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Engaging future voters

History lesson tries to predict election

POSTED: November 8, 2012 12:32 a.m.
Jennifer Sami/

Students, from left, Garrett Hunt, Samantha Suss, Dina Aly and Spencer Haynsworth participate in an Electoral College lesson Monday at Lambert High School.

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A day before the U.S. presidential election, 170 juniors at Lambert High School got a lesson in the Electoral College.

As part of an Advanced Placement U.S. history 2012 electoral prognostication exercise, the students were divided at random into teams representing all 50 states.

They then had to dig for demographics, voter turnout and past election results to predict how their states would vote Tuesday. Donning outfits and carrying props, the students then presented their findings to an auditorium full of peers.

“It was really cool to learn more about it and it was really cool being able to apply what you learn in school to an actual real-life situation,” said Josh Wheeler, who was on the Alaska prediction team.

“It’s incorporating politics into young people’s lives. This kind of gets people into politics more so. Maybe the future generations can be more involved than the past generations.”

As a result of the prognostication exercise, the students determined that President Barack Obama likely would be re-elected with 312 electoral votes.

While time would tell on the actual outcome, the students found the lesson entertaining.

Wheeler noted that he got an easy state to forecast. For Florida, however, Bailey Toth and her team faced a much more challenging decision.

In the end, the group found that Florida would go to Obama’s Republican challenger Mitt Romney.

Toth cited Florida’s 23 percent Hispanic population as playing a major role in the conservative vote, despite the state’s large senior population, which typically votes Democrat.

“Mine was a swing state so we looked at everything,” she said. “We chose Romney partially because he was winning [Sunday] and recently, but also based on the demographics.

“It was cool to see each individual state and how some of them are going to be voting … and in the swing states, it was cool to see which ones they picked.”

The idea to hold a prediction event came from teacher Jennifer Wilson, who held similar projects when she taught in Alabama. The goal is to get students more engaged in the election process, as well as to consider more than just who might win.

“They had to look at race, religion, ethnicities and they had to look at demographics such as income levels,” Wilson said. “So they had a very diverse amount of things to look at before they were even allowed to look at the issues.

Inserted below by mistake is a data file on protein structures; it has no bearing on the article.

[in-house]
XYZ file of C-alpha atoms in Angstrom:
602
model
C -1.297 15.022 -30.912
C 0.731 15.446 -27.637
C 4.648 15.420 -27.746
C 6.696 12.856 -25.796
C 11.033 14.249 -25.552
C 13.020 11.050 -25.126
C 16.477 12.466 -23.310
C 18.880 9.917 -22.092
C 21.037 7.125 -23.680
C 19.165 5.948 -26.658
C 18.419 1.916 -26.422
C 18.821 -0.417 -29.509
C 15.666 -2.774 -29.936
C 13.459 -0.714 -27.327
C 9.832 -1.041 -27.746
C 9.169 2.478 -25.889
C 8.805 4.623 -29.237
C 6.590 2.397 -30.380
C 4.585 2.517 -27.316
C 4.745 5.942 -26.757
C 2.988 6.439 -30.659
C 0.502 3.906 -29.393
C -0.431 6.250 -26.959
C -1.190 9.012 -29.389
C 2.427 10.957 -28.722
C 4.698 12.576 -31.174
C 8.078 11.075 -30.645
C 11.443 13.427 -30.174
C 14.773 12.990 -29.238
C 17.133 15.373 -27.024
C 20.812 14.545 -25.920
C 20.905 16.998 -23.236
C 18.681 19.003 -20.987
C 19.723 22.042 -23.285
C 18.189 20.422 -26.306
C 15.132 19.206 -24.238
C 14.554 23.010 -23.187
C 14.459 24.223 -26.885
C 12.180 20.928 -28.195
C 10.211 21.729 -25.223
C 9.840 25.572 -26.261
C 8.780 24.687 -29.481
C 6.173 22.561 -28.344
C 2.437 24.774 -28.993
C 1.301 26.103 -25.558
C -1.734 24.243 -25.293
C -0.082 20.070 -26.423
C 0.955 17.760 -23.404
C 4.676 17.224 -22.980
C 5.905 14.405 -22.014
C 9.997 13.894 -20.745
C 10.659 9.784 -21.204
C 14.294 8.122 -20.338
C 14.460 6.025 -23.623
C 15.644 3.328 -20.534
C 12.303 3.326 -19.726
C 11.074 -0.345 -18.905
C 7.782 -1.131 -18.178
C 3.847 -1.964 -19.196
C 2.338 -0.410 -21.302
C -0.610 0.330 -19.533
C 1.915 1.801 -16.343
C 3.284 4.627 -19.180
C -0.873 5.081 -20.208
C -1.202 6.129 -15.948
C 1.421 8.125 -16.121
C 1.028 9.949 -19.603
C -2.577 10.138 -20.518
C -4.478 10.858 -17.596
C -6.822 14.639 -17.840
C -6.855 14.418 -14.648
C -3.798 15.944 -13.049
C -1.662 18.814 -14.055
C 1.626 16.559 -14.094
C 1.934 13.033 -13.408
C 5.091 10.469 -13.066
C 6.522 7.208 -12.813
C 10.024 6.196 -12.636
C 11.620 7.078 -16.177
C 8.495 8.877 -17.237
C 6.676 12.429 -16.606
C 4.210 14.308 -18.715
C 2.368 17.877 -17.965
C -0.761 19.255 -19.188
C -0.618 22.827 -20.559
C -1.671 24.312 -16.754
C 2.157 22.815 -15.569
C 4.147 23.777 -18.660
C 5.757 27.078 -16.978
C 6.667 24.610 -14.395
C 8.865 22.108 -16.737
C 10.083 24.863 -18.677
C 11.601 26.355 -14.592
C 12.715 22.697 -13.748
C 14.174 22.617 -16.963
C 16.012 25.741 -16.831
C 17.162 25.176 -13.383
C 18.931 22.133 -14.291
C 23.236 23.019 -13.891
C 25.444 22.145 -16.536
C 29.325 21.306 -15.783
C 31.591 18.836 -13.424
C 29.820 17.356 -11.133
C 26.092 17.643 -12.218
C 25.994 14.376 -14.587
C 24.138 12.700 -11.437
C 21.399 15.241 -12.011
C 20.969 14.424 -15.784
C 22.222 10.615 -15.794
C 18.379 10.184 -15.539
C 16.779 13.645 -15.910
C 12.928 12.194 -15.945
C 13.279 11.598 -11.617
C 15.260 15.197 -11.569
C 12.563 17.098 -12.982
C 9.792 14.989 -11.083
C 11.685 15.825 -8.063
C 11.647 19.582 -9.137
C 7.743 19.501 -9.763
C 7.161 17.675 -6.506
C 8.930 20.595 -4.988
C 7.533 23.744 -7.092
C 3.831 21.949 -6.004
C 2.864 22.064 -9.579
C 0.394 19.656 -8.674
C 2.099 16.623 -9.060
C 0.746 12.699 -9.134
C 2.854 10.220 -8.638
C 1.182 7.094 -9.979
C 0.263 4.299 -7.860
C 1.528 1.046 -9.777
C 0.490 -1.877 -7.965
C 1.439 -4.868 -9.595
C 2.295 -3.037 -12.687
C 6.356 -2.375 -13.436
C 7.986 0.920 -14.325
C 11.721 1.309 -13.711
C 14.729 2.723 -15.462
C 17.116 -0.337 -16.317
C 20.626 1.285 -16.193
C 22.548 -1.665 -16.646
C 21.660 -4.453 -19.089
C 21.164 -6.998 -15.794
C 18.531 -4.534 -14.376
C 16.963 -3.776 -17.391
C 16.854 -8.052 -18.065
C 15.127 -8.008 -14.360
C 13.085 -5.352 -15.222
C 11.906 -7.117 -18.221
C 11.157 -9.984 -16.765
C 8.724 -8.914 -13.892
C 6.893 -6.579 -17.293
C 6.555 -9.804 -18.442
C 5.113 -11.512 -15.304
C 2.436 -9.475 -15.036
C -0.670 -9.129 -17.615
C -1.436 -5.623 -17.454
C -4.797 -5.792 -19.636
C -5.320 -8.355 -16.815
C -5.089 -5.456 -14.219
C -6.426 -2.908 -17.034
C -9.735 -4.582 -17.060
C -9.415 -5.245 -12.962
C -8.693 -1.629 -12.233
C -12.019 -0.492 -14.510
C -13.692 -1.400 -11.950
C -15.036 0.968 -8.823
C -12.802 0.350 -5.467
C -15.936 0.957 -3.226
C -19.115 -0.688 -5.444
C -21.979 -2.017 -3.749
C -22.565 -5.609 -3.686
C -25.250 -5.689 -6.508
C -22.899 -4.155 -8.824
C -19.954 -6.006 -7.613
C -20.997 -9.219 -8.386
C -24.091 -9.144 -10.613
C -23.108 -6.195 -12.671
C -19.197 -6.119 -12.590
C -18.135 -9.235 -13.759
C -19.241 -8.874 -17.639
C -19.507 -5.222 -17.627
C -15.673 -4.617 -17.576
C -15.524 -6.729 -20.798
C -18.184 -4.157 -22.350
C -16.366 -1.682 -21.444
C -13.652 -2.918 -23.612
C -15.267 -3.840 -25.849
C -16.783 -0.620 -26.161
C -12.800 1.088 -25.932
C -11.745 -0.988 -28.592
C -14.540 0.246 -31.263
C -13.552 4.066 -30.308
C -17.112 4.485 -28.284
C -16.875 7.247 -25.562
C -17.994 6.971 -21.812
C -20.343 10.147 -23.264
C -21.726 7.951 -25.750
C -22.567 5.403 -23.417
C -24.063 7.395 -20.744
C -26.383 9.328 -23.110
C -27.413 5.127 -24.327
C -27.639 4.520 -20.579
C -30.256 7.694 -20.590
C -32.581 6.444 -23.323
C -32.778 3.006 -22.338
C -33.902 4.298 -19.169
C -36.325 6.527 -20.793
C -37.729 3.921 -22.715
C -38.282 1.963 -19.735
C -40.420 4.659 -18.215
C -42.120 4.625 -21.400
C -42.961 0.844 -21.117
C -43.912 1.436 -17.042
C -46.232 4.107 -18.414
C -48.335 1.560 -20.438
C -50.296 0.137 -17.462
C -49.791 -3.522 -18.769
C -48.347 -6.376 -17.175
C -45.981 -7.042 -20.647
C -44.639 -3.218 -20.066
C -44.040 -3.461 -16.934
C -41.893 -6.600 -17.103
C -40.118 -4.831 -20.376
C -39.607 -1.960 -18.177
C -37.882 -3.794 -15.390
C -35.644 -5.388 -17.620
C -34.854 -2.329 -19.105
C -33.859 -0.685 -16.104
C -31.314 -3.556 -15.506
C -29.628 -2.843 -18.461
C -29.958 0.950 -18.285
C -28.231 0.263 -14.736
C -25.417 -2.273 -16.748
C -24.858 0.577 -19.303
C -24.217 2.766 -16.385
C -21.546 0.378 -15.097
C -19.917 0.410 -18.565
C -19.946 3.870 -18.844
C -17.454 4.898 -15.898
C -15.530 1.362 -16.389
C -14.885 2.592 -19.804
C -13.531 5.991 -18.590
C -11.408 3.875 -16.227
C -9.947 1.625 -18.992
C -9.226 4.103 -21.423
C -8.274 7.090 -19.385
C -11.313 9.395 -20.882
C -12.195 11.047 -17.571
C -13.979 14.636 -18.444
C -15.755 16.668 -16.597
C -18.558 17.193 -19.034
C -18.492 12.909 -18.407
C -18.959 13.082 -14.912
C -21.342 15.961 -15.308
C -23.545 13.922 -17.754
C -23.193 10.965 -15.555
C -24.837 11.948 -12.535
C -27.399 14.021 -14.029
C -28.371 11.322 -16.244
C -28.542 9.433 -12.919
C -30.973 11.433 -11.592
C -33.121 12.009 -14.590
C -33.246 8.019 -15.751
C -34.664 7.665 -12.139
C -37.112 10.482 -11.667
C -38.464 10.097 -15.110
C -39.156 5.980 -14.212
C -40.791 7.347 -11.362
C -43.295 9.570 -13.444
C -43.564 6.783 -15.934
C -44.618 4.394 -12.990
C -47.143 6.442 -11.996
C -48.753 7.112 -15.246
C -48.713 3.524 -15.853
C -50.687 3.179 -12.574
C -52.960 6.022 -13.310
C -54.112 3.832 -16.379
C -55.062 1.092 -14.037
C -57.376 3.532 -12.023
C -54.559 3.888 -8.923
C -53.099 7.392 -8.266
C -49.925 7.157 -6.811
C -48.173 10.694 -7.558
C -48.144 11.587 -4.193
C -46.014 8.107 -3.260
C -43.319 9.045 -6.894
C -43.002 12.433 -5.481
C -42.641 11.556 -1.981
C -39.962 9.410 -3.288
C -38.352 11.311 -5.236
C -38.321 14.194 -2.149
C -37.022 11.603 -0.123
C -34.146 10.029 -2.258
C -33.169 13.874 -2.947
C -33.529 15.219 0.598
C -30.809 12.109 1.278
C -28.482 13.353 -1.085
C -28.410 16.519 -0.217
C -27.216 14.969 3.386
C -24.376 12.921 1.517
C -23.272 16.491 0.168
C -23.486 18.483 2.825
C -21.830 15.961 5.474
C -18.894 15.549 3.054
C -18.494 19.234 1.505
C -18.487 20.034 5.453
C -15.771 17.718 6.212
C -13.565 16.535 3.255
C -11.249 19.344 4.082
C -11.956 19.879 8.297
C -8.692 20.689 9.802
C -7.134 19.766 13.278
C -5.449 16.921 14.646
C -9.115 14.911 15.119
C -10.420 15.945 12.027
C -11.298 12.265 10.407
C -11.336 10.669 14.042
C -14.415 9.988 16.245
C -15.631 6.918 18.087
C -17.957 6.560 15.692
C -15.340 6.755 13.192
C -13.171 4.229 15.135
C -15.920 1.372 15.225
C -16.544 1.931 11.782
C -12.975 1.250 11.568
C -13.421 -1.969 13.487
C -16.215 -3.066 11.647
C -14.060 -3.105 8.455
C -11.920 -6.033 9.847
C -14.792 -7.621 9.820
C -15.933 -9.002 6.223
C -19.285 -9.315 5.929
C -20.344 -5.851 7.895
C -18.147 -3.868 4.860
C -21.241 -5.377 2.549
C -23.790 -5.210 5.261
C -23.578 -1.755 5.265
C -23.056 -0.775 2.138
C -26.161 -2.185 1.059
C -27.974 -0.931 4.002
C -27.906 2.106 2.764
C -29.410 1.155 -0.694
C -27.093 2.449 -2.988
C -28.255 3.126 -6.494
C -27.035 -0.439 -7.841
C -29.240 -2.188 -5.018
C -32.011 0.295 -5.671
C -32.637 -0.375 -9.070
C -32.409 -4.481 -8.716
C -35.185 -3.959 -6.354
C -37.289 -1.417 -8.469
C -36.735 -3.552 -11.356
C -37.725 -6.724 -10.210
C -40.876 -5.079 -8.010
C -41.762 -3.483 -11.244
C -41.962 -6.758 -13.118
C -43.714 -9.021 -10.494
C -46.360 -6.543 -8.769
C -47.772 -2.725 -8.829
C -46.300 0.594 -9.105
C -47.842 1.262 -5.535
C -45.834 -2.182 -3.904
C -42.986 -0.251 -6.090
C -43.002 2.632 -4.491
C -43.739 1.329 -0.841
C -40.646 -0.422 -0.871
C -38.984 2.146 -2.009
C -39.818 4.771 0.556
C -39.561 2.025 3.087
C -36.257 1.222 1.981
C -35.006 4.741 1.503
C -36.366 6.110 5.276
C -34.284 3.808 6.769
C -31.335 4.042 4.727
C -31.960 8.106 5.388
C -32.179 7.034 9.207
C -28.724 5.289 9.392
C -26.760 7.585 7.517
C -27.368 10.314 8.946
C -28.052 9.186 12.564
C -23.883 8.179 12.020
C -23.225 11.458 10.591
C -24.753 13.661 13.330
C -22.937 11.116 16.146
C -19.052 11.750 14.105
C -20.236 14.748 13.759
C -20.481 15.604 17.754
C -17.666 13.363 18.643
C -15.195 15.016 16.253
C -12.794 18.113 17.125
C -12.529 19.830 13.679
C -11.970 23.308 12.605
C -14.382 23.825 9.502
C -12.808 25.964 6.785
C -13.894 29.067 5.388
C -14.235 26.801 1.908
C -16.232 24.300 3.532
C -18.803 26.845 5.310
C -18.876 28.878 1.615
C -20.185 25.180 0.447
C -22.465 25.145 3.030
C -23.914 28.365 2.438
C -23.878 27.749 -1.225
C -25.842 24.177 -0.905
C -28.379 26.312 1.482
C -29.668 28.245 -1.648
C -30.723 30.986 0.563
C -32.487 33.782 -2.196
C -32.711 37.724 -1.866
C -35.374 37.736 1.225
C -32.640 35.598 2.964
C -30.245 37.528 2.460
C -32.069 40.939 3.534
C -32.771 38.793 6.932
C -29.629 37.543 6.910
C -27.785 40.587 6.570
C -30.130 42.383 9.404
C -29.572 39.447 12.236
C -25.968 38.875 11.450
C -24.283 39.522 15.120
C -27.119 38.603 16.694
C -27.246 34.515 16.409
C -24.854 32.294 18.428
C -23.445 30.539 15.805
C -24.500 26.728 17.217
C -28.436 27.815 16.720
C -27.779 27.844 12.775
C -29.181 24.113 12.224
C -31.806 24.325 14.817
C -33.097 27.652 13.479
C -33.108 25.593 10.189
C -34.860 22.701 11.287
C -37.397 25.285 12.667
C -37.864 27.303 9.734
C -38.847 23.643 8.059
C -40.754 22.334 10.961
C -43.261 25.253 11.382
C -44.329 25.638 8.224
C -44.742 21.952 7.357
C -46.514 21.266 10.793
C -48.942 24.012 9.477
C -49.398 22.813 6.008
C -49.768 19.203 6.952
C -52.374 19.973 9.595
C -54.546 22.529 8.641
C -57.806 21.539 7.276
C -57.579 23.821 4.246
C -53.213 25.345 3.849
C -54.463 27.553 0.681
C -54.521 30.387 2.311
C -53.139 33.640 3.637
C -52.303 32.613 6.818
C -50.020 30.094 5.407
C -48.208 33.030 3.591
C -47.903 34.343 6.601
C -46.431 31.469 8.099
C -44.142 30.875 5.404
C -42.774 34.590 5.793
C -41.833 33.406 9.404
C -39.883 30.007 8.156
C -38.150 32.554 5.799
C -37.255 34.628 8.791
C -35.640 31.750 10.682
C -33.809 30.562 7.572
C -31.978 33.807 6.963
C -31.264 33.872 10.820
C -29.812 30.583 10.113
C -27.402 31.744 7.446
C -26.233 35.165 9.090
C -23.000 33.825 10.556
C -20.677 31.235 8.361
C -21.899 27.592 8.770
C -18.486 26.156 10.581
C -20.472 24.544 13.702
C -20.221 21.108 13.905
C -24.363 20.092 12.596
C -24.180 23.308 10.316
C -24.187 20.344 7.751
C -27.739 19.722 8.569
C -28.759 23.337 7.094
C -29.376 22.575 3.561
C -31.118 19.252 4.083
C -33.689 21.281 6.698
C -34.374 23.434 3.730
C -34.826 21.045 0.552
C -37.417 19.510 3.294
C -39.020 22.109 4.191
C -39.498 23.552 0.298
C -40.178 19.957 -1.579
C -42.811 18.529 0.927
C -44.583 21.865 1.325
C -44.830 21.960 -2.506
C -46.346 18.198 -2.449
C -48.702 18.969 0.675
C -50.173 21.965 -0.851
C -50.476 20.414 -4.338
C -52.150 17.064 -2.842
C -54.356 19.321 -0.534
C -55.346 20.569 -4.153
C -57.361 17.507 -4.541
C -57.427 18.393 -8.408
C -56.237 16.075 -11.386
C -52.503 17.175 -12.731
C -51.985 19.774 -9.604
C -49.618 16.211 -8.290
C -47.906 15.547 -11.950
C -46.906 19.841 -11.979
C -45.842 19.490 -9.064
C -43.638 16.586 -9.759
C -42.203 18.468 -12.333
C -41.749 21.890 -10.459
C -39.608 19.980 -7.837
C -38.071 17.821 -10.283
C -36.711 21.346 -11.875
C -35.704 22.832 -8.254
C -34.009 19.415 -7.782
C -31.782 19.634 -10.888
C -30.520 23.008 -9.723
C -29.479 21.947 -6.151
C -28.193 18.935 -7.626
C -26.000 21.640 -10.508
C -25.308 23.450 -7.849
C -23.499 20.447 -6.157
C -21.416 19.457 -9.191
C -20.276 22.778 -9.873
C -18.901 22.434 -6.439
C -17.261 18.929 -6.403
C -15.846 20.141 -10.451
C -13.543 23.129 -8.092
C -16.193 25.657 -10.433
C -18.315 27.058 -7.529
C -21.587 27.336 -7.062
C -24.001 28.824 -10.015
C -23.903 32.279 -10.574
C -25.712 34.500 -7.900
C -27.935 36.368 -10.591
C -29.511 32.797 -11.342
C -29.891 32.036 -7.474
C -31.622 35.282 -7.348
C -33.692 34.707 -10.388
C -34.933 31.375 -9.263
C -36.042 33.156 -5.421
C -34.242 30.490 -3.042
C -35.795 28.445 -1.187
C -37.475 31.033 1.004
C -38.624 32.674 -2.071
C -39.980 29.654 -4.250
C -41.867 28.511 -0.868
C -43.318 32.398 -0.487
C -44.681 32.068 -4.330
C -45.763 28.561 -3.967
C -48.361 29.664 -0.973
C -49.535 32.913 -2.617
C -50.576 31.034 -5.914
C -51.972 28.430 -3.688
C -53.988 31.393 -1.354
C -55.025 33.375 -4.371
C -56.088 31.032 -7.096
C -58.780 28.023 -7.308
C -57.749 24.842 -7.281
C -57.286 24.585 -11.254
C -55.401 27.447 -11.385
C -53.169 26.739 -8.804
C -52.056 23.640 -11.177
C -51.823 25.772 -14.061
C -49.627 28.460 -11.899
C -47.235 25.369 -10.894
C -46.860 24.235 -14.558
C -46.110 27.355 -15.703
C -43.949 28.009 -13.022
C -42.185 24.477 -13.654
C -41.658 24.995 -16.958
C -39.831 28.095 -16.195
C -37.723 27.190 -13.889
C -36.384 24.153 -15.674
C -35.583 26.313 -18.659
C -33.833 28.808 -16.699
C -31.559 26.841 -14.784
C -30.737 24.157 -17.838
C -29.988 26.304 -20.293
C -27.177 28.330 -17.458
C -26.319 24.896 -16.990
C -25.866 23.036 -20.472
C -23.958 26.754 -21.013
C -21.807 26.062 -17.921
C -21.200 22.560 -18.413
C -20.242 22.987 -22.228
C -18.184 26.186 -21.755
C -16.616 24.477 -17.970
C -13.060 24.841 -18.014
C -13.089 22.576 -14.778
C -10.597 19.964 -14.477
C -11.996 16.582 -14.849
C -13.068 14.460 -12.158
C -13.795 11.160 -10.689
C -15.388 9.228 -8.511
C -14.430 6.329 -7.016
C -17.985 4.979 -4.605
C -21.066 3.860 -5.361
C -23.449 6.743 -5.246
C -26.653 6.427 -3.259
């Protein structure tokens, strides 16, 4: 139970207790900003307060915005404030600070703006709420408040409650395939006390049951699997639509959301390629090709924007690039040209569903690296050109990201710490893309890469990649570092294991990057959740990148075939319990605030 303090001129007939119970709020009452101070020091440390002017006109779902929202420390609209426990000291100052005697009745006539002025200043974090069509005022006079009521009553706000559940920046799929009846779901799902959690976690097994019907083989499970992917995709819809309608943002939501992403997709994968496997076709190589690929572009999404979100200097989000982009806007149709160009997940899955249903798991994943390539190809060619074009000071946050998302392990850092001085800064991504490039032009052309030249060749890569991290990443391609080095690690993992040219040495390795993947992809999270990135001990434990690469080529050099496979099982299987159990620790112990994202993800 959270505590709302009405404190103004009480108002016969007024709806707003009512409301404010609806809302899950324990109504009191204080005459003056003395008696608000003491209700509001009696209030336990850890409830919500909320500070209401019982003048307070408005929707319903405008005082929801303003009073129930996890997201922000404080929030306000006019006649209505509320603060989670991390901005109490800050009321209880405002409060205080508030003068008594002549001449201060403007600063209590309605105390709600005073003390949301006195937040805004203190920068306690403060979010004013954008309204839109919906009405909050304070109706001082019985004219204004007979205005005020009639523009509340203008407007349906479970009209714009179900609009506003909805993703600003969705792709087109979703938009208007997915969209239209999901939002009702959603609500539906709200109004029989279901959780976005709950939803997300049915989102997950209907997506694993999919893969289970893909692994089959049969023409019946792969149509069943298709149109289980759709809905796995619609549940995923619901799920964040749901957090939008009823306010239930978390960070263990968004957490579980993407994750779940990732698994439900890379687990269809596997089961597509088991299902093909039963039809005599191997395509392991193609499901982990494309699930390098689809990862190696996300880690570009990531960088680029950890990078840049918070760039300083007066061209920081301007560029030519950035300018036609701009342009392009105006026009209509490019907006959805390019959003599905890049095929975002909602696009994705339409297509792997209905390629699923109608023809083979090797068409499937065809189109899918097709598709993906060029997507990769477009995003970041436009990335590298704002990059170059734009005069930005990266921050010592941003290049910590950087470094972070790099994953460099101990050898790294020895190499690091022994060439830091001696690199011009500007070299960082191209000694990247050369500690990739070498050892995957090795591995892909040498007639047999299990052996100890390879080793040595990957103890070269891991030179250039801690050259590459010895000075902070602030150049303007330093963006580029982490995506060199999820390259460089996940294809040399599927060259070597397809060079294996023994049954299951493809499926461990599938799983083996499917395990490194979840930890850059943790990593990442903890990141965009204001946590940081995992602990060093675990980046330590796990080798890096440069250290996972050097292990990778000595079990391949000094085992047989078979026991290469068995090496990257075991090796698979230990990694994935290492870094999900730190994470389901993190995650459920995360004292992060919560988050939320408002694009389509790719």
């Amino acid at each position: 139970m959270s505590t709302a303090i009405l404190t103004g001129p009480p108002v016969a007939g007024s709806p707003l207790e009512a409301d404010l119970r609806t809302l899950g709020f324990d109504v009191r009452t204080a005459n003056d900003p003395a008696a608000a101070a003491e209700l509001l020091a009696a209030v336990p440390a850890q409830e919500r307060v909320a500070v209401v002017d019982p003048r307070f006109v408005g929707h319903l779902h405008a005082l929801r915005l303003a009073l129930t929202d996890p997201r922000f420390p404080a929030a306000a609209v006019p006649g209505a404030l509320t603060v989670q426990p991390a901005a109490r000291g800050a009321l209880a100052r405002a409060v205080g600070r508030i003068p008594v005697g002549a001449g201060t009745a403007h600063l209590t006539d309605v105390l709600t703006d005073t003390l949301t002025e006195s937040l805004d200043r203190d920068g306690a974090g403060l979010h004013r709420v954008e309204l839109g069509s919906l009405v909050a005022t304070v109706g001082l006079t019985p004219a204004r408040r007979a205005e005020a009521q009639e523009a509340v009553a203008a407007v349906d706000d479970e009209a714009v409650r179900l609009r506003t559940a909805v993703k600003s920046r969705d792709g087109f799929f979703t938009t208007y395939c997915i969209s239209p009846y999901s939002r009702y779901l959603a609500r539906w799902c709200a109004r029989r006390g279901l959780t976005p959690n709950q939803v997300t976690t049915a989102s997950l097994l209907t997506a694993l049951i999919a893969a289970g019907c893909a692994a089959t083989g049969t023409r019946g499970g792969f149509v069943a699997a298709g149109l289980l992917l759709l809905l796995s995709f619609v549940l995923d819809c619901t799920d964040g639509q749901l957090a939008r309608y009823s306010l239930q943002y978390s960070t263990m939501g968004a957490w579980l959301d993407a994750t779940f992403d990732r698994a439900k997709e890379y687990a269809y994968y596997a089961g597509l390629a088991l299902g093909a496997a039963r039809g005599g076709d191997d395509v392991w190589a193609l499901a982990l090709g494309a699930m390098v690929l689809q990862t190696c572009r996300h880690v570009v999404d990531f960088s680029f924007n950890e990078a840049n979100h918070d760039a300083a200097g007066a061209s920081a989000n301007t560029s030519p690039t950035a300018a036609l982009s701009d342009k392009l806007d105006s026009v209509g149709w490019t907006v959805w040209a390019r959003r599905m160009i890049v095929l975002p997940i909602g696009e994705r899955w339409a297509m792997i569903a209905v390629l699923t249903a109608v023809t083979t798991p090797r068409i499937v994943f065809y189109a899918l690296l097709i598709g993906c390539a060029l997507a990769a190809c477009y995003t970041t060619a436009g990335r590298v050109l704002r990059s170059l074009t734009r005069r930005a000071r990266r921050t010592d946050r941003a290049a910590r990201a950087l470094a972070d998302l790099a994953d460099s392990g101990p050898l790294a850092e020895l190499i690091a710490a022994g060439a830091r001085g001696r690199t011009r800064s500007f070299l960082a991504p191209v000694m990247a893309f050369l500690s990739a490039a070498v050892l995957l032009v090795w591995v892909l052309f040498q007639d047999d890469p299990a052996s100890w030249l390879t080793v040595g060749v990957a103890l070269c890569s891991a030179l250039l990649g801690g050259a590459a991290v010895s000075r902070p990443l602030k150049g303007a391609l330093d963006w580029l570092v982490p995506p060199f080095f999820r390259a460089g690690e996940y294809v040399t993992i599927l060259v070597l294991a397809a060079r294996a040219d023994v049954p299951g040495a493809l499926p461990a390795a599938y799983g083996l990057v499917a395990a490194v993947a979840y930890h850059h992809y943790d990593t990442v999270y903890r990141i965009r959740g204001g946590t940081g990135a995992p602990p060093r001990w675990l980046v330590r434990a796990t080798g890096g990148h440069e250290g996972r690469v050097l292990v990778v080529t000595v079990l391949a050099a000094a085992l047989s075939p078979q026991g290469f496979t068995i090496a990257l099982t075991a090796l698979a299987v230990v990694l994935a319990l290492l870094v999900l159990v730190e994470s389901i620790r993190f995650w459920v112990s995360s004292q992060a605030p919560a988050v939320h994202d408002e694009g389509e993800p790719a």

“And once they had an idea of what their state was like, then they could look at the issues.”

Garrett Hunt was among the students who said they were more intevrested in the election, watched the debates and likely will continue to do so in the future.

“I probably wouldn’t have even followed it if it wasn’t for this and this has definitely made it more fun,” Hunt said. “I’ll definitely look more into politics.”

Mary Kate Erb knew her state, Massachusetts, would pick Obama, but said it was an area she didn’t know much about before the project.

“I had a lot of fun researching the state,” she said. “It was a really amazing experience. We put our own political views aside to have a state and be behind the state.

“No matter who you were for before, for this project you got behind your state and wanted the candidate for your state to prevail.”

For Wheeler, the small project in one high school should be a model for all voters, he said.

“You weren’t just spoon-fed what your parents taught you, or all the lies and all the propaganda that goes around,” he said. “You actually researched.

“And that’s what I think the problem is in America. There are not enough people researching. So I think it was a good idea for preparing for the next election.”

To gather information, students checked U.S. Census data and state records and even searched the Library of Congress.

Making a decision was difficult for many of the swing states, including Colorado, Iowa, Ohio and Virginia. And while it wasn’t a competition, Wilson said the exercise was a matter of pride for students.

“They ultimately don’t want to be wrong and that’s the big thing,” Wilson said. “Nobody wants to think they did all that work and it didn’t come out the way they thought. So they really, really, really wanted to get it right.”

 

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